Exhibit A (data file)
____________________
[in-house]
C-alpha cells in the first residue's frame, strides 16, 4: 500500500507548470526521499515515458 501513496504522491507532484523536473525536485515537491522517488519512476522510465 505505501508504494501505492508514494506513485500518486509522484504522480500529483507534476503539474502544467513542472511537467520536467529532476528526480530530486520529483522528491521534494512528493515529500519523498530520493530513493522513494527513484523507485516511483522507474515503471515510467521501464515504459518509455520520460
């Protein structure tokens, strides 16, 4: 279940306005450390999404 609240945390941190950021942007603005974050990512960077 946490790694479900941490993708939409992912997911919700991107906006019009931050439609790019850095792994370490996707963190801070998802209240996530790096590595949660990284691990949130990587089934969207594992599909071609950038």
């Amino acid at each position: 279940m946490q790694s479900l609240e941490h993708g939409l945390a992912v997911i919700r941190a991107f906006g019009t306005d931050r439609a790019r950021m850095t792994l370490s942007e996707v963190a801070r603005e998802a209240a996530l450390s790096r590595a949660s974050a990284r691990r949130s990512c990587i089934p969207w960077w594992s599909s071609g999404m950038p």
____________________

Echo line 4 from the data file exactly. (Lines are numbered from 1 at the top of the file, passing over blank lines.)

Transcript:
């Amino acid at each position: 279940m946490q790694s479900l609240e941490h993708g939409l945390a992912v997911i919700r941190a991107f906006g019009t306005d931050r439609a790019r950021m850095t792994l370490s942007e996707v963190a801070r603005e998802a209240a996530l450390s790096r590595a949660s974050a990284r691990r949130s990512c990587i089934p969207w960077w594992s599909s071609g999404m950038p």